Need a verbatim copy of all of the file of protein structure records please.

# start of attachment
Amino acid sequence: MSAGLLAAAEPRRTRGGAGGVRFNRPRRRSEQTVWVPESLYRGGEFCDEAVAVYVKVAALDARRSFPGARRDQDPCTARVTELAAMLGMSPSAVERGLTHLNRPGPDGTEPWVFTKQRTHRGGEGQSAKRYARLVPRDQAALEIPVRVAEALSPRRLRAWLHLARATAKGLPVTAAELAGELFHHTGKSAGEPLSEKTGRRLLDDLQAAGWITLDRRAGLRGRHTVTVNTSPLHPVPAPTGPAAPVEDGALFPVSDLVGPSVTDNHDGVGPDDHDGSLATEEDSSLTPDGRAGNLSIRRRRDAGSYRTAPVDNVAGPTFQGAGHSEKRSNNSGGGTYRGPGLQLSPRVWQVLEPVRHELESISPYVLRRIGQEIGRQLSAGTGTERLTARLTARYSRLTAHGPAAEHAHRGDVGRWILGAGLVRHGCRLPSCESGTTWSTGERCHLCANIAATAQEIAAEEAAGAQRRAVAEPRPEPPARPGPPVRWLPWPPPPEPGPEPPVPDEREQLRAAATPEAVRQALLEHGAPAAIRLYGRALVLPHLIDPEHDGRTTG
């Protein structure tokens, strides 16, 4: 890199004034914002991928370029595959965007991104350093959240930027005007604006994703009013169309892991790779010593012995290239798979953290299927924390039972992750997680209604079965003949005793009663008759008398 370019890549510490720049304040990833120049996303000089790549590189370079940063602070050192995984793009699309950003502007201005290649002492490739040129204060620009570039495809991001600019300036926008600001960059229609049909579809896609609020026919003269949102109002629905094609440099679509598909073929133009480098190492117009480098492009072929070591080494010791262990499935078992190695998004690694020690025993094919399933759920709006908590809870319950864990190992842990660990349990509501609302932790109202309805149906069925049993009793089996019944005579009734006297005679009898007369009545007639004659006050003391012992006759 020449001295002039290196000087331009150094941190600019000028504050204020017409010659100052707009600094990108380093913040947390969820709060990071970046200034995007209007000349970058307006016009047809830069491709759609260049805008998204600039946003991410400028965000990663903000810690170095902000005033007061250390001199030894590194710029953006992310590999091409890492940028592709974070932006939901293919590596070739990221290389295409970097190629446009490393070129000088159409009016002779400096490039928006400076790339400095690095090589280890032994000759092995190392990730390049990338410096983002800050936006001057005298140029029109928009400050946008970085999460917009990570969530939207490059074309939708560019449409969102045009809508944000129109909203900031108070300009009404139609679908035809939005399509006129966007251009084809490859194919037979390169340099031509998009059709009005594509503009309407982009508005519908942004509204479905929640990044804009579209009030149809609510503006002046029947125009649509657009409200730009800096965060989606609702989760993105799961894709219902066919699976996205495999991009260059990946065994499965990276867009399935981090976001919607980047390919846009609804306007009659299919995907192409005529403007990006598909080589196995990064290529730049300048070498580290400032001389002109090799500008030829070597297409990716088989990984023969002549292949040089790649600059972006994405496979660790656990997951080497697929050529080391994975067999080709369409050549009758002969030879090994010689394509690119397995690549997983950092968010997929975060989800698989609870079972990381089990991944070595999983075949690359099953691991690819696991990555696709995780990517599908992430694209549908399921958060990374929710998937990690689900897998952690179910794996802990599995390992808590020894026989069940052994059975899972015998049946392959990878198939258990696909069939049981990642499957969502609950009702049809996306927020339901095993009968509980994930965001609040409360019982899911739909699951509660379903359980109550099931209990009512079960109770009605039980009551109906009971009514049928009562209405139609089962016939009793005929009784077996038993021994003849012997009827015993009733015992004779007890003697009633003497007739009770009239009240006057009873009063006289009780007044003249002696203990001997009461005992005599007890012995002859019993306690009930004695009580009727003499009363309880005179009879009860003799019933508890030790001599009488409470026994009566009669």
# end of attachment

Amino acid sequence: MSAGLLAAAEPRRTRGGAGGVRFNRPRRRSEQTVWVPESLYRGGEFCDEAVAVYVKVAALDARRSFPGARRDQDPCTARVTELAAMLGMSPSAVERGLTHLNRPGPDGTEPWVFTKQRTHRGGEGQSAKRYARLVPRDQAALEIPVRVAEALSPRRLRAWLHLARATAKGLPVTAAELAGELFHHTGKSAGEPLSEKTGRRLLDDLQAAGWITLDRRAGLRGRHTVTVNTSPLHPVPAPTGPAAPVEDGALFPVSDLVGPSVTDNHDGVGPDDHDGSLATEEDSSLTPDGRAGNLSIRRRRDAGSYRTAPVDNVAGPTFQGAGHSEKRSNNSGGGTYRGPGLQLSPRVWQVLEPVRHELESISPYVLRRIGQEIGRQLSAGTGTERLTARLTARYSRLTAHGPAAEHAHRGDVGRWILGAGLVRHGCRLPSCESGTTWSTGERCHLCANIAATAQEIAAEEAAGAQRRAVAEPRPEPPARPGPPVRWLPWPPPPEPGPEPPVPDEREQLRAAATPEAVRQALLEHGAPAAIRLYGRALVLPHLIDPEHDGRTTG
């Protein structure tokens, strides 16, 4: 890199004034914002991928370029595959965007991104350093959240930027005007604006994703009013169309892991790779010593012995290239798979953290299927924390039972992750997680209604079965003949005793009663008759008398 370019890549510490720049304040990833120049996303000089790549590189370079940063602070050192995984793009699309950003502007201005290649002492490739040129204060620009570039495809991001600019300036926008600001960059229609049909579809896609609020026919003269949102109002629905094609440099679509598909073929133009480098190492117009480098492009072929070591080494010791262990499935078992190695998004690694020690025993094919399933759920709006908590809870319950864990190992842990660990349990509501609302932790109202309805149906069925049993009793089996019944005579009734006297005679009898007369009545007639004659006050003391012992006759 020449001295002039290196000087331009150094941190600019000028504050204020017409010659100052707009600094990108380093913040947390969820709060990071970046200034995007209007000349970058307006016009047809830069491709759609260049805008998204600039946003991410400028965000990663903000810690170095902000005033007061250390001199030894590194710029953006992310590999091409890492940028592709974070932006939901293919590596070739990221290389295409970097190629446009490393070129000088159409009016002779400096490039928006400076790339400095690095090589280890032994000759092995190392990730390049990338410096983002800050936006001057005298140029029109928009400050946008970085999460917009990570969530939207490059074309939708560019449409969102045009809508944000129109909203900031108070300009009404139609679908035809939005399509006129966007251009084809490859194919037979390169340099031509998009059709009005594509503009309407982009508005519908942004509204479905929640990044804009579209009030149809609510503006002046029947125009649509657009409200730009800096965060989606609702989760993105799961894709219902066919699976996205495999991009260059990946065994499965990276867009399935981090976001919607980047390919846009609804306007009659299919995907192409005529403007990006598909080589196995990064290529730049300048070498580290400032001389002109090799500008030829070597297409990716088989990984023969002549292949040089790649600059972006994405496979660790656990997951080497697929050529080391994975067999080709369409050549009758002969030879090994010689394509690119397995690549997983950092968010997929975060989800698989609870079972990381089990991944070595999983075949690359099953691991690819696991990555696709995780990517599908992430694209549908399921958060990374929710998937990690689900897998952690179910794996802990599995390992808590020894026989069940052994059975899972015998049946392959990878198939258990696909069939049981990642499957969502609950009702049809996306927020339901095993009968509980994930965001609040409360019982899911739909699951509660379903359980109550099931209990009512079960109770009605039980009551109906009971009514049928009562209405139609089962016939009793005929009784077996038993021994003849012997009827015993009733015992004779007890003697009633003497007739009770009239009240006057009873009063006289009780007044003249002696203990001997009461005992005599007890012995002859019993306690009930004695009580009727003499009363309880005179009879009860003799019933508890030790001599009488409470026994009566009669």